Since we are not moving sprites pixel-by-pixel, we can reduce the quantity of data needed to describe collisions. We can reduce the number of relative positions to only those that the sprites can have when they can be positioned in four different horizontal and six vertical positions per tile. As shown below, the vertical checks start to look a lot simpler, especially if we only consider collisions between bounding boxes of sprites.
|Reduced accuracy collision detection: When the player approaches a monster from above, only one relative location is safe.||Collision bitmap: This time, the player sprite can only be in certain positions relative to the monster sprite. Part of the player sprite is faded to show that the bitmap has a lower resolution than before, with each value representing a larger part of the screen area.|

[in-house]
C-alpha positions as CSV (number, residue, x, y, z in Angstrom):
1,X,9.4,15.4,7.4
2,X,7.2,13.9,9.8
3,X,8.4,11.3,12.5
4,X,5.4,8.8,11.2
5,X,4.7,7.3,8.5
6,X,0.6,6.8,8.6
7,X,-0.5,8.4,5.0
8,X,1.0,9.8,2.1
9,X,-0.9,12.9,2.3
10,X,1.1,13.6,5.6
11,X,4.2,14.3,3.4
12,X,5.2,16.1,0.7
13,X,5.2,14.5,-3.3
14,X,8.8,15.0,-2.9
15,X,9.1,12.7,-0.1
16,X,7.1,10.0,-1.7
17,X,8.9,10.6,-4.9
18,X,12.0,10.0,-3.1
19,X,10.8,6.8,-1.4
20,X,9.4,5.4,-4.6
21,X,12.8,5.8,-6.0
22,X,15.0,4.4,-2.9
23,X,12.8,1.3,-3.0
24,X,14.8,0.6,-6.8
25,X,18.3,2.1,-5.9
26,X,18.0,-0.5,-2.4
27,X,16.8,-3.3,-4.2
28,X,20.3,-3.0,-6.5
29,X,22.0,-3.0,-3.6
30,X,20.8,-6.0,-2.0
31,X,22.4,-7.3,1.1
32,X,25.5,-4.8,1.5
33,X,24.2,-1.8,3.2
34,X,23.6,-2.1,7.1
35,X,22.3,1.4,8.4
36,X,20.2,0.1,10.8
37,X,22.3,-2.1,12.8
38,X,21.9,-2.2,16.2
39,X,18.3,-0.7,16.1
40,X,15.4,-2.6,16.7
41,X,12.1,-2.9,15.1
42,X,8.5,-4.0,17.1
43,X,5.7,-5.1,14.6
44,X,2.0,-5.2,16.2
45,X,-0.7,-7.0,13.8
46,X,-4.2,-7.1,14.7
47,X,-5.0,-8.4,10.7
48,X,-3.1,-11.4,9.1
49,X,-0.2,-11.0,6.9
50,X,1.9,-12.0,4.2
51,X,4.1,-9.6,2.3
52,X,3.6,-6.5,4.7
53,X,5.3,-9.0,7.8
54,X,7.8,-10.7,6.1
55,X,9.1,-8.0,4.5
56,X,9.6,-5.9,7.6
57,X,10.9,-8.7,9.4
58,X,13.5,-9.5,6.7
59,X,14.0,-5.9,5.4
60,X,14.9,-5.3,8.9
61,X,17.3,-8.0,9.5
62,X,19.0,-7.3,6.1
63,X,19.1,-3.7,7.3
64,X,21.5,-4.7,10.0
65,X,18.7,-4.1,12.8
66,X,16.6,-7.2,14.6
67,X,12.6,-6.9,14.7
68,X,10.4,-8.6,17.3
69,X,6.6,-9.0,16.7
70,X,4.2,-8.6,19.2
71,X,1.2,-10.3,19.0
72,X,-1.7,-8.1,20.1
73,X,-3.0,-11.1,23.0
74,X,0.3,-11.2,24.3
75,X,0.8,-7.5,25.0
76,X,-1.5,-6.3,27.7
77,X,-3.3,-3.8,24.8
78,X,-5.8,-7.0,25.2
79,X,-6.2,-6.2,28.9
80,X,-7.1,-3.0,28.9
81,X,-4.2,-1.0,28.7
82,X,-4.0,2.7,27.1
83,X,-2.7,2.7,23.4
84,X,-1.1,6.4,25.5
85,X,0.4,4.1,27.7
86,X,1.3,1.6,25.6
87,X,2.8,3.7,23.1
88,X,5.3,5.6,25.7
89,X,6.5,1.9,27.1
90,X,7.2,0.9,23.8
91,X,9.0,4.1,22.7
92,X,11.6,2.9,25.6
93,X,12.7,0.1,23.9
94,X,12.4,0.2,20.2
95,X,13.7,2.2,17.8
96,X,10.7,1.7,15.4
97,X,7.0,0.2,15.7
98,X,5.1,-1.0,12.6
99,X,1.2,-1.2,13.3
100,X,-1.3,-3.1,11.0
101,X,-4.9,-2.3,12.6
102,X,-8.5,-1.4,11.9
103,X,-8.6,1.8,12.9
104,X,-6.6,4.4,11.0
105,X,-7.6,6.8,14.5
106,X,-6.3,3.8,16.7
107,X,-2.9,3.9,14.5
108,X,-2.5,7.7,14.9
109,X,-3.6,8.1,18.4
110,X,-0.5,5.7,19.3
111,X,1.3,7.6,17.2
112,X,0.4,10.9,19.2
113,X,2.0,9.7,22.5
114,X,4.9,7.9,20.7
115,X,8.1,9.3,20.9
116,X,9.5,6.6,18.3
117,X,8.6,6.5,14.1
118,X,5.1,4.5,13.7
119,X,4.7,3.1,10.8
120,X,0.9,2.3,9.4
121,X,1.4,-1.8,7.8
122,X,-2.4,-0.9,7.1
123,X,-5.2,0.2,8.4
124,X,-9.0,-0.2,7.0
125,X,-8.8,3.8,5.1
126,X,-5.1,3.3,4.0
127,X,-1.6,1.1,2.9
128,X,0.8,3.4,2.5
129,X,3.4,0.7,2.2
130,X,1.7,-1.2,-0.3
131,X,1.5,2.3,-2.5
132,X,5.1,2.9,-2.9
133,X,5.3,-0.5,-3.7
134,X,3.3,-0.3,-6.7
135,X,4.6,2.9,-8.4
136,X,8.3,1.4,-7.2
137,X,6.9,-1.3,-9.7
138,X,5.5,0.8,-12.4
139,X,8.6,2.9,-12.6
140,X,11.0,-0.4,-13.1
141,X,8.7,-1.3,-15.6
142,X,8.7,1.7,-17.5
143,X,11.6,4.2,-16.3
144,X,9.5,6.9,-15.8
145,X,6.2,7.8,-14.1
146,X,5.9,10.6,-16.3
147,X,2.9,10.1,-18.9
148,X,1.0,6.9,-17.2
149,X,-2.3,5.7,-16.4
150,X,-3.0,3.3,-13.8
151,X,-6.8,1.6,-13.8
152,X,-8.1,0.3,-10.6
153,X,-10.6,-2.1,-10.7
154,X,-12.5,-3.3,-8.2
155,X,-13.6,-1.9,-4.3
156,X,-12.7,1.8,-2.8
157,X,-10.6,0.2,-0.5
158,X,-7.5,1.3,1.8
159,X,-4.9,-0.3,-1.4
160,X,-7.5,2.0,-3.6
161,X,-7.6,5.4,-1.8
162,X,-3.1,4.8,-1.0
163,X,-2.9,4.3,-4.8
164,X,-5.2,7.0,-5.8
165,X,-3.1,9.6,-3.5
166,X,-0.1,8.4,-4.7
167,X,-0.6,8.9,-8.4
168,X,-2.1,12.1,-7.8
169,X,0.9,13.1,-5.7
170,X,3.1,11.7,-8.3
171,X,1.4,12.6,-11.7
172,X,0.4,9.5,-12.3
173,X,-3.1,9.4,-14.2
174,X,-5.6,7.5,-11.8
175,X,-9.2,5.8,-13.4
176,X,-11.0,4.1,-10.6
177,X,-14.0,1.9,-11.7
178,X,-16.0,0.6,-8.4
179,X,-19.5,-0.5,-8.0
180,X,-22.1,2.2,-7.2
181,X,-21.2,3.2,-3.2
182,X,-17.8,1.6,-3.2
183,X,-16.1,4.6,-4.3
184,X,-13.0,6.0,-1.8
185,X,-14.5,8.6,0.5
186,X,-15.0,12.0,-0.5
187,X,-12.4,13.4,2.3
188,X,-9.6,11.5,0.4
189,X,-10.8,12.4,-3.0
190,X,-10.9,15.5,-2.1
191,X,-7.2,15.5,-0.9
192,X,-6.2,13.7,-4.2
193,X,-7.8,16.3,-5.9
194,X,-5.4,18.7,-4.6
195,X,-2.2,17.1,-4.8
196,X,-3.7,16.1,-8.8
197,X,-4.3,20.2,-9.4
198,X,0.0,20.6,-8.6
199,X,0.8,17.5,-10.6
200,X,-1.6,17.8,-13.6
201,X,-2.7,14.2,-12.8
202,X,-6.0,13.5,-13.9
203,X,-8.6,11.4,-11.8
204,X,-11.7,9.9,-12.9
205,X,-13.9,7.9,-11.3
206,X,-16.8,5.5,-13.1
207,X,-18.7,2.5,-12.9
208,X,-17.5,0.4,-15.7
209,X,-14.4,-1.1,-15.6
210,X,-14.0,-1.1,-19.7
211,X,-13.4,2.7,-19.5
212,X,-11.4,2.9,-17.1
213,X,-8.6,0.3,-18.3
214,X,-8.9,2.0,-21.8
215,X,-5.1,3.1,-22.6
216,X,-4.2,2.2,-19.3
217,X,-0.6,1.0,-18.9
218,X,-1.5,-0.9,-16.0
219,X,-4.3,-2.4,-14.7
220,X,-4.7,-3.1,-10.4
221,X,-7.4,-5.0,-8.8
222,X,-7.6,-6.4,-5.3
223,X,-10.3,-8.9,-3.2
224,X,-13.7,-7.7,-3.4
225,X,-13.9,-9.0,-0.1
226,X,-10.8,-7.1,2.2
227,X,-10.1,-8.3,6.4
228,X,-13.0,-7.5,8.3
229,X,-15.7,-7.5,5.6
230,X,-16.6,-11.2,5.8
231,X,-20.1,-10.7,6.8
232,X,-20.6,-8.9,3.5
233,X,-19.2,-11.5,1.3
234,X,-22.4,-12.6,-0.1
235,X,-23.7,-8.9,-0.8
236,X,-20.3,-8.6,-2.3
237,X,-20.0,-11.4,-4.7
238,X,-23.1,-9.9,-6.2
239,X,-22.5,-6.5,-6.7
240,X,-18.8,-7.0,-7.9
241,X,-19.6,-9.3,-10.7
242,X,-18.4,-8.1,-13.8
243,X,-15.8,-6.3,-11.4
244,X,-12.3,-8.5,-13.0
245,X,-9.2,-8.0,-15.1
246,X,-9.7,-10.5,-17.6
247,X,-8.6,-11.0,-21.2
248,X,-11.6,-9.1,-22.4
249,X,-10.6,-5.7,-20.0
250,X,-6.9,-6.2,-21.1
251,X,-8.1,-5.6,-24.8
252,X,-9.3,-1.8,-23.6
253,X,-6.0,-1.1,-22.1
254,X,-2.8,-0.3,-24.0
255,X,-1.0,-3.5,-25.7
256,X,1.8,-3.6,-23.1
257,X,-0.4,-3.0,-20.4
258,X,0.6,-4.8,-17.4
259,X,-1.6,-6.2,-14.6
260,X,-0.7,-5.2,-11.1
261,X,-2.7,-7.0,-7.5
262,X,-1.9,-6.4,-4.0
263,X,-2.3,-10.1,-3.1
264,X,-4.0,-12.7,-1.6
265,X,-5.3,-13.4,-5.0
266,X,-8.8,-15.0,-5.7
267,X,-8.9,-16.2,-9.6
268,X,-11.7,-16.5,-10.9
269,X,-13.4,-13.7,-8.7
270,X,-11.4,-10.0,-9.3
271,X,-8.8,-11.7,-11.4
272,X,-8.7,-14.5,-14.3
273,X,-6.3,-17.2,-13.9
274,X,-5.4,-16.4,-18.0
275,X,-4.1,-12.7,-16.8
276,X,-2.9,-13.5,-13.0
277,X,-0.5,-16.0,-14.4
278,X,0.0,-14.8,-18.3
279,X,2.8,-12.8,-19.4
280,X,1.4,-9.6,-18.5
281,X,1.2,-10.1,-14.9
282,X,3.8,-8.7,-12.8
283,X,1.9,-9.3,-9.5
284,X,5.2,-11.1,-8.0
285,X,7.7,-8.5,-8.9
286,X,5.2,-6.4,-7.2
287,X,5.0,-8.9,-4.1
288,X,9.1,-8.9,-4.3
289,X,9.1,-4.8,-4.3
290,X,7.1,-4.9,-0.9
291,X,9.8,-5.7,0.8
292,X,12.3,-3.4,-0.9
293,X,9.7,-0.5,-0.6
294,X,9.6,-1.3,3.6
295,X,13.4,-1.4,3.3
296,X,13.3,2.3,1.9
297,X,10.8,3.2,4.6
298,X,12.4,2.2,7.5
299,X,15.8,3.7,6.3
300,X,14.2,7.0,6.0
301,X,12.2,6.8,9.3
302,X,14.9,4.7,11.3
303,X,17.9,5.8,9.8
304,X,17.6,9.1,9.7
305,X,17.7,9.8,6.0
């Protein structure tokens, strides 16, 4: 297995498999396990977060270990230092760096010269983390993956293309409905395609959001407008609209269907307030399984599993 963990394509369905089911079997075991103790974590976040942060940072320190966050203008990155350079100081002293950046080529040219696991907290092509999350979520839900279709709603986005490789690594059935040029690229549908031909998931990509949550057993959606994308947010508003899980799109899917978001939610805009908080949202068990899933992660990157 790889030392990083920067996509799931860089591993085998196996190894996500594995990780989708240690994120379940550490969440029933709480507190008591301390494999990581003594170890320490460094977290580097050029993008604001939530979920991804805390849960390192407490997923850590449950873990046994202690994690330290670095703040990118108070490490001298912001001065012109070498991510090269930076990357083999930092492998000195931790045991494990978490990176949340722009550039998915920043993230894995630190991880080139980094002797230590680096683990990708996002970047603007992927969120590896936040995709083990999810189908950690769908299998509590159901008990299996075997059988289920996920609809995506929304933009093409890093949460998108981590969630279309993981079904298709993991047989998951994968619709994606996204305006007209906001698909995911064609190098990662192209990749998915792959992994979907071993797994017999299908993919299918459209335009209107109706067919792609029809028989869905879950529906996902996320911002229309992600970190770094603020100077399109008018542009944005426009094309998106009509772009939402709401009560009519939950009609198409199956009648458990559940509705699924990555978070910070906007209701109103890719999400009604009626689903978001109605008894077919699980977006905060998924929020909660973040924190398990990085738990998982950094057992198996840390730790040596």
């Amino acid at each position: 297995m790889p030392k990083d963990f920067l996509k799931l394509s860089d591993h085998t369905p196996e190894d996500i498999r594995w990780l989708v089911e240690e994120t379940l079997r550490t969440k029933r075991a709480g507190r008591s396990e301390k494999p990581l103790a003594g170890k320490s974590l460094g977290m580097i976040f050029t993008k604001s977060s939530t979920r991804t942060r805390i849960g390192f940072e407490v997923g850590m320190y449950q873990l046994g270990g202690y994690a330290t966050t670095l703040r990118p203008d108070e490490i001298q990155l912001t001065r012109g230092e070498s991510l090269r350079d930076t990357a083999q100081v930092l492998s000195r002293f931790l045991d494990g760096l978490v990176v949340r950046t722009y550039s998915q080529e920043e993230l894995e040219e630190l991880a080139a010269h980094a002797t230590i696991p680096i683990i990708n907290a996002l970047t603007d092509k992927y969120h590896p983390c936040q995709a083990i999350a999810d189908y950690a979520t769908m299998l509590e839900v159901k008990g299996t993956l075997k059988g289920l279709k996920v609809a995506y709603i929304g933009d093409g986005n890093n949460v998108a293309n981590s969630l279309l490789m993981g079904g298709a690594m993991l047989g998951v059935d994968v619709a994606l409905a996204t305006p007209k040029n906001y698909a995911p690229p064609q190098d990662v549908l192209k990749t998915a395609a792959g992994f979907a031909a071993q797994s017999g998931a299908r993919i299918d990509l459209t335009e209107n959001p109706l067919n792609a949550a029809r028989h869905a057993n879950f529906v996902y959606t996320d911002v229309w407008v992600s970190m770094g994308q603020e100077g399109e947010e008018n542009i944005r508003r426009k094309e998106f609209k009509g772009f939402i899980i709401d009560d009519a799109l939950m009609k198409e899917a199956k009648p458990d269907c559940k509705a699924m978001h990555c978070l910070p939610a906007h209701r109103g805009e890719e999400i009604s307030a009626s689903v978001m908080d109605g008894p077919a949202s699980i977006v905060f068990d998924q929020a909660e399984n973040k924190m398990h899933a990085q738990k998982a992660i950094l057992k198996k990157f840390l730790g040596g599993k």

By taking the next logical step, if we only consider overlapping bounding boxes, the bitmaps become even simpler, showing simple rectangular regions where collisions occur. At this point, there is a lot of redundancy in the bitmap, so we need to find a way to simplify it further.
|Collision bitmaps for bounding box collisions: The per-pixel bitmap gives higher accuracy than the reduced resolution bitmap, but they are the same shape.|
This is where we deviate from the ideal solution of having a bitmap based purely on relative positions. In the game, we place the sprites in certain tiles on the screen using tile coordinates, but also position them within the tile with subtile coordinates. Horizontally and vertically, the subtile coordinates count from 0 to 3 with each subtile being 4 pixels wide and 6 pixels high. This is the basis that we use for comparisons between positions. However, note that the sprites themselves are multiples of 8 pixels high. This means that an 8 pixel high projectile at subtile position (0, 3) can protrude 2 pixels into the tile below.
Copyright © 2015 David Boddie
Last updated: 2015-10-22 22:01:12 UTC